The head of the country’s main banking group says many banks are not using the new credit reports from Al Etihad Credit Bureau.
Abdul Aziz Al Ghurair, chairman of the UAE Banks’ Federation, said they would not use the new credit scoring system to assess new lenders until it was confirmed who would be liable for inaccurate data in the reports – the bureau or the bank.
“They will not use it until the liability and responsibility for the information are clear,” The National reported him as saying.
The UAE Ministry of Finance must step in and clarify the situation, he added.
Banks must now hand over two years’ worth of data to the bureau, which has set up a federal and centralized system to assess the creditworthiness of individual borrowers.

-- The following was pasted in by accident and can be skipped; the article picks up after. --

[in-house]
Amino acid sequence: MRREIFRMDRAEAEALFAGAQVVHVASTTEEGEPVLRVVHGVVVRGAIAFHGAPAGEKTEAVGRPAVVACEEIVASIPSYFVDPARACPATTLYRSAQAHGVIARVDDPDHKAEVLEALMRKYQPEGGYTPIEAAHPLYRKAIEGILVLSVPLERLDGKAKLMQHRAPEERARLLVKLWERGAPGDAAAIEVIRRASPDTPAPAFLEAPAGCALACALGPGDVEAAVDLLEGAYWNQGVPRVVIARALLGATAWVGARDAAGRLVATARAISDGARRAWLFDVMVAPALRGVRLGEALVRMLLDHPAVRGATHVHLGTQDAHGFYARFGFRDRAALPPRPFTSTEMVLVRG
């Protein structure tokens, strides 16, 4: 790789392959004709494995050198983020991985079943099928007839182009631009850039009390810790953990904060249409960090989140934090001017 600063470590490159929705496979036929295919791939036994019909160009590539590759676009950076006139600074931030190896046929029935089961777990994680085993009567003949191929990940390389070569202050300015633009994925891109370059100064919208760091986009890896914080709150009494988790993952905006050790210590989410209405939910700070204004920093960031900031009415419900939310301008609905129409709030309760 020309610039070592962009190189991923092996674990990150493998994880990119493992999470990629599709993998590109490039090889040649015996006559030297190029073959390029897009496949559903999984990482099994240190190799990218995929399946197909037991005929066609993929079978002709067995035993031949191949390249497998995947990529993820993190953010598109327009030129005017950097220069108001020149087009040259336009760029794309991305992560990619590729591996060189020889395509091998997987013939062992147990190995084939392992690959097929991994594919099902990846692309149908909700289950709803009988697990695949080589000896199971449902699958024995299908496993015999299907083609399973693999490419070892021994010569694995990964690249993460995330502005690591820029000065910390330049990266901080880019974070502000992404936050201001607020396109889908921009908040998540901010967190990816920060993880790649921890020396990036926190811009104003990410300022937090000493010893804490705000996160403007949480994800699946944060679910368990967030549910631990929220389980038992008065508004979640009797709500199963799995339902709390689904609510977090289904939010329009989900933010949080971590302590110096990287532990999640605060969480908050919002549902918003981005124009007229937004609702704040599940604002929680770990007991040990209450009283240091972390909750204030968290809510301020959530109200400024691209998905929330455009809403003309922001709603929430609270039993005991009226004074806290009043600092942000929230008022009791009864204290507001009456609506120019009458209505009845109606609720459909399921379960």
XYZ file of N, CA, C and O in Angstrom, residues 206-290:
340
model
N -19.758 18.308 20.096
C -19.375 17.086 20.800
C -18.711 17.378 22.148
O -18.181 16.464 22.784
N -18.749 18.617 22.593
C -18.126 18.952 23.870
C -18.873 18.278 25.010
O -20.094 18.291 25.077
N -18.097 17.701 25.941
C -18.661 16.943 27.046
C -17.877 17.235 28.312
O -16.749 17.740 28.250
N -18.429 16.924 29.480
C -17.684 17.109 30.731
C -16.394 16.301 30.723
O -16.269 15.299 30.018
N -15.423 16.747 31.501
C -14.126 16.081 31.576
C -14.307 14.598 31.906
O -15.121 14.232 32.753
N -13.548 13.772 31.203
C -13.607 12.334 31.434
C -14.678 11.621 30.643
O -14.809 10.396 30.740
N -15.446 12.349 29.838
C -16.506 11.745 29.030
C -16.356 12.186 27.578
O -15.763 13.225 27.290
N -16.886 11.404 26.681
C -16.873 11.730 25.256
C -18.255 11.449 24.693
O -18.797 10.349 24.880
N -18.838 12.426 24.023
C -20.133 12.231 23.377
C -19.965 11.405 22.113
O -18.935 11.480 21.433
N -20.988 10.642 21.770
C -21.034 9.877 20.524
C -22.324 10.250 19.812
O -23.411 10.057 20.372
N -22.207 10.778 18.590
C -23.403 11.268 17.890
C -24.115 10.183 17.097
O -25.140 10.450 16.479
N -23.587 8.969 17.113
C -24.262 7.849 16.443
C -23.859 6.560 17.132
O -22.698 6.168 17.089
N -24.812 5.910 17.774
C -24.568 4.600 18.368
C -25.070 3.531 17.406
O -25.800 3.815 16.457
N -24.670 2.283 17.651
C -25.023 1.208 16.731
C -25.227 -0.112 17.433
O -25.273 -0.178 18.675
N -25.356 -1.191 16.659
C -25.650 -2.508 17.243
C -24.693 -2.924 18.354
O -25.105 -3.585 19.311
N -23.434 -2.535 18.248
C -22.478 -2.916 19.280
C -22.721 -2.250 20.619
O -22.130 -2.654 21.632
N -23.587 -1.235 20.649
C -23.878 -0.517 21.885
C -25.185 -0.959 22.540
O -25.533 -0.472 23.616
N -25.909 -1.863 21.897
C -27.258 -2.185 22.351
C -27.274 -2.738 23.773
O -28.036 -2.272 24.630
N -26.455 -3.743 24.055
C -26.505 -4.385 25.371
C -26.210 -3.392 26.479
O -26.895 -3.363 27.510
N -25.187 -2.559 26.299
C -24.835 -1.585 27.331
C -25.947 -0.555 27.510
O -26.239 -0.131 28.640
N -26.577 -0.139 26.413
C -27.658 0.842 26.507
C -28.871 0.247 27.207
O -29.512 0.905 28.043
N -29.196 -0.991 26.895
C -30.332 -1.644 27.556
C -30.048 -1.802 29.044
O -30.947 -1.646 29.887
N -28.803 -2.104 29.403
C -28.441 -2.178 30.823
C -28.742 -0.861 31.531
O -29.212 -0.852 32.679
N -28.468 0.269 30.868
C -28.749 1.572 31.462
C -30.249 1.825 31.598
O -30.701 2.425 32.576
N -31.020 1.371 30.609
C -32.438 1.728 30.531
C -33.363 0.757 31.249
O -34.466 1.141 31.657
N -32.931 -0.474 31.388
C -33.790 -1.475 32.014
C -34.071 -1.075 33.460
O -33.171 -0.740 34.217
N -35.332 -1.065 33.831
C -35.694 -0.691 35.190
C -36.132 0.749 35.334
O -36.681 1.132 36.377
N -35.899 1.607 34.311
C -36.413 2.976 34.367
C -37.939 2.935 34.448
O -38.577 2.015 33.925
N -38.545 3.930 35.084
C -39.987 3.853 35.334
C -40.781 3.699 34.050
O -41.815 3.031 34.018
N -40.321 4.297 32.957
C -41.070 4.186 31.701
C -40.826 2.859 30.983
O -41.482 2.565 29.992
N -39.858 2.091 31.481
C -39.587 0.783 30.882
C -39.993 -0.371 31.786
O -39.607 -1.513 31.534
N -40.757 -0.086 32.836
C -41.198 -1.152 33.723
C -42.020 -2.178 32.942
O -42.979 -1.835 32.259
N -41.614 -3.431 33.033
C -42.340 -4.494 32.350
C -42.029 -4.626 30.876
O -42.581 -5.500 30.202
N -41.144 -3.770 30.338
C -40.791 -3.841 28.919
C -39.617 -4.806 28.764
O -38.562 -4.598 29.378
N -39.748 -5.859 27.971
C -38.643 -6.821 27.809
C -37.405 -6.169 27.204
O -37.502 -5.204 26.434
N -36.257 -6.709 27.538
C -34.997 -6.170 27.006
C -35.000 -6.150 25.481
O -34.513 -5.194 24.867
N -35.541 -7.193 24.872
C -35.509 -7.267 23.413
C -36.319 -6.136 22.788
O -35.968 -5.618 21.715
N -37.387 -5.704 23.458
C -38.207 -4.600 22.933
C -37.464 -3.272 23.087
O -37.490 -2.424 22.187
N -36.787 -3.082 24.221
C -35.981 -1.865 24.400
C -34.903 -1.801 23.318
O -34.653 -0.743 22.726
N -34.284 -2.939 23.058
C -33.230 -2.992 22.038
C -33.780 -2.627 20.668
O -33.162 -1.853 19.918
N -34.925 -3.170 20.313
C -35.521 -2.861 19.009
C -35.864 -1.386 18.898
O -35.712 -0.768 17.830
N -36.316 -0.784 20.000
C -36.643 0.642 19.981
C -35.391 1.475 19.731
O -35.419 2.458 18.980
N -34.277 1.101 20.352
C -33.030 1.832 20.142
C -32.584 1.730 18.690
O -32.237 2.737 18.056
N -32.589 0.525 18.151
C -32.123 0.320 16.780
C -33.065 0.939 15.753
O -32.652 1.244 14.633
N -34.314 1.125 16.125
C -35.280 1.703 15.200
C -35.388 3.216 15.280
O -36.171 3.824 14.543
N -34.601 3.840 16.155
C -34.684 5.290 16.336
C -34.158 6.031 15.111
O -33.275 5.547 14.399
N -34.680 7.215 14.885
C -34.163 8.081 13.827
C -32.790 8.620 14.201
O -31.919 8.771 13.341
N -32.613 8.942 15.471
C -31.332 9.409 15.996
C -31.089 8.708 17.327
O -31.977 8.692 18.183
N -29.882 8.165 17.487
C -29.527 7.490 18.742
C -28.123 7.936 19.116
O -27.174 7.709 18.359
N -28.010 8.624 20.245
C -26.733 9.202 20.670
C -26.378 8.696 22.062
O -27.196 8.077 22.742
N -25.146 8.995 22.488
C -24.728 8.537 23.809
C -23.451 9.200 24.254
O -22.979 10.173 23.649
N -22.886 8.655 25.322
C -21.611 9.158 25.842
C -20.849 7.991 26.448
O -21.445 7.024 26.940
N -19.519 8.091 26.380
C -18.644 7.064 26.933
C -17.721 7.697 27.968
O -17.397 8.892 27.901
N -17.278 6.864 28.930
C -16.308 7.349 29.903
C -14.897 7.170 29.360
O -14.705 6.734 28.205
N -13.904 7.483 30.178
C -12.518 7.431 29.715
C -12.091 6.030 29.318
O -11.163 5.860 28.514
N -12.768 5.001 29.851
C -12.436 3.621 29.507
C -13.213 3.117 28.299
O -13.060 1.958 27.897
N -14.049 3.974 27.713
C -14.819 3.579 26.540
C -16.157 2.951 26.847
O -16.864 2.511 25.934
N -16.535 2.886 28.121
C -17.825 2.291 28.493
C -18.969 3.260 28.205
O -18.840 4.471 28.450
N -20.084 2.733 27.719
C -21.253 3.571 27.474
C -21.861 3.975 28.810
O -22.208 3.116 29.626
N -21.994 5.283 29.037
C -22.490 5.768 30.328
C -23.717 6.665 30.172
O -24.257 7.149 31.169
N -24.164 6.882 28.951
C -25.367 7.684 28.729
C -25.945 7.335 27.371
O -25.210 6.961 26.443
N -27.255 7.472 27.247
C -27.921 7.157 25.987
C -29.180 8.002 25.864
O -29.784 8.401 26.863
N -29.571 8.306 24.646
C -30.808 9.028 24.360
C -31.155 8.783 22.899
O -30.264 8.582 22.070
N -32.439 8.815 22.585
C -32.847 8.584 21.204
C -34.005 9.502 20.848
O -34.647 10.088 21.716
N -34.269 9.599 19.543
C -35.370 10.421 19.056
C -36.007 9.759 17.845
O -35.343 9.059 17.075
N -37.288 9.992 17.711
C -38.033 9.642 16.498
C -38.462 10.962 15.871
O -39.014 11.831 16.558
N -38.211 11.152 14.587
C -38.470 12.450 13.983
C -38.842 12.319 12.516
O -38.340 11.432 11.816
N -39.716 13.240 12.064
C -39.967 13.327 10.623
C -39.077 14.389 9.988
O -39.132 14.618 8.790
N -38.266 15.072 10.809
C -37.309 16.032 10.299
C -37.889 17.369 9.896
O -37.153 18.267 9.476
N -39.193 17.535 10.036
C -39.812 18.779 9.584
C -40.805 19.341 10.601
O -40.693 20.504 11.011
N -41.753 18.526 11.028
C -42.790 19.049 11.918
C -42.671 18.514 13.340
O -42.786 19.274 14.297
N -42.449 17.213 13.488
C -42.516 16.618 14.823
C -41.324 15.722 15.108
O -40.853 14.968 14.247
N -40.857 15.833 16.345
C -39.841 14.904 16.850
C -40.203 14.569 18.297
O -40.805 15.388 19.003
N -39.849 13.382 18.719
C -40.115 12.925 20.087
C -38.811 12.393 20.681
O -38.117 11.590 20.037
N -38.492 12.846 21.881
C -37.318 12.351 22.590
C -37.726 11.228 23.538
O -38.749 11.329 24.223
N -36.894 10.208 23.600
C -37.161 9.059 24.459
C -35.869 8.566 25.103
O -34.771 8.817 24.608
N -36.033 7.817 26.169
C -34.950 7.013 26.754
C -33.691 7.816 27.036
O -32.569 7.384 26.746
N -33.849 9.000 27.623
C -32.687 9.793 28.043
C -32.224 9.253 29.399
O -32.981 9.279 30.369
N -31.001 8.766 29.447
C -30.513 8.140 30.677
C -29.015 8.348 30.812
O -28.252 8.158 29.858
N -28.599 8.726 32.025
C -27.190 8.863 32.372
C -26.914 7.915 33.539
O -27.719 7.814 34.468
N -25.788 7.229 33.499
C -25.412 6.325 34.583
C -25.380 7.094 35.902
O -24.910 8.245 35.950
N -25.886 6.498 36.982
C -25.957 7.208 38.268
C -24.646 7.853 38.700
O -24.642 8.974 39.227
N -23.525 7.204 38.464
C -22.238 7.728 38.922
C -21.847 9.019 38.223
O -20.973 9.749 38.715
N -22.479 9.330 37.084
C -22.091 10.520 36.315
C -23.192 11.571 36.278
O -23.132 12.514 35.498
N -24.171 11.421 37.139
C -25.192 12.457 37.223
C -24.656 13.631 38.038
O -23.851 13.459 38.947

It is based on what other loans and credit cards they have with any financial institution in the UAE and whether they have any defaults or bounced checks.
The bureau carries some 95 percent of all data on the 2.8m borrowing population as it tries to crack down on bad debt.
But it is optional for banks to decide whether to buy these reports from the bureau when assessing a new lending request.
A statement from the credit bureau read: “More than 30 subscribers, including banks and lending institutions within the UAE, are currently benefiting from the bureau services.
“All banks and financial institutions are welcome to utilize its services and those that do not may find themselves at a disadvantage in the long term. The bureau … recognizes that credit reporting is an evolving process internationally.”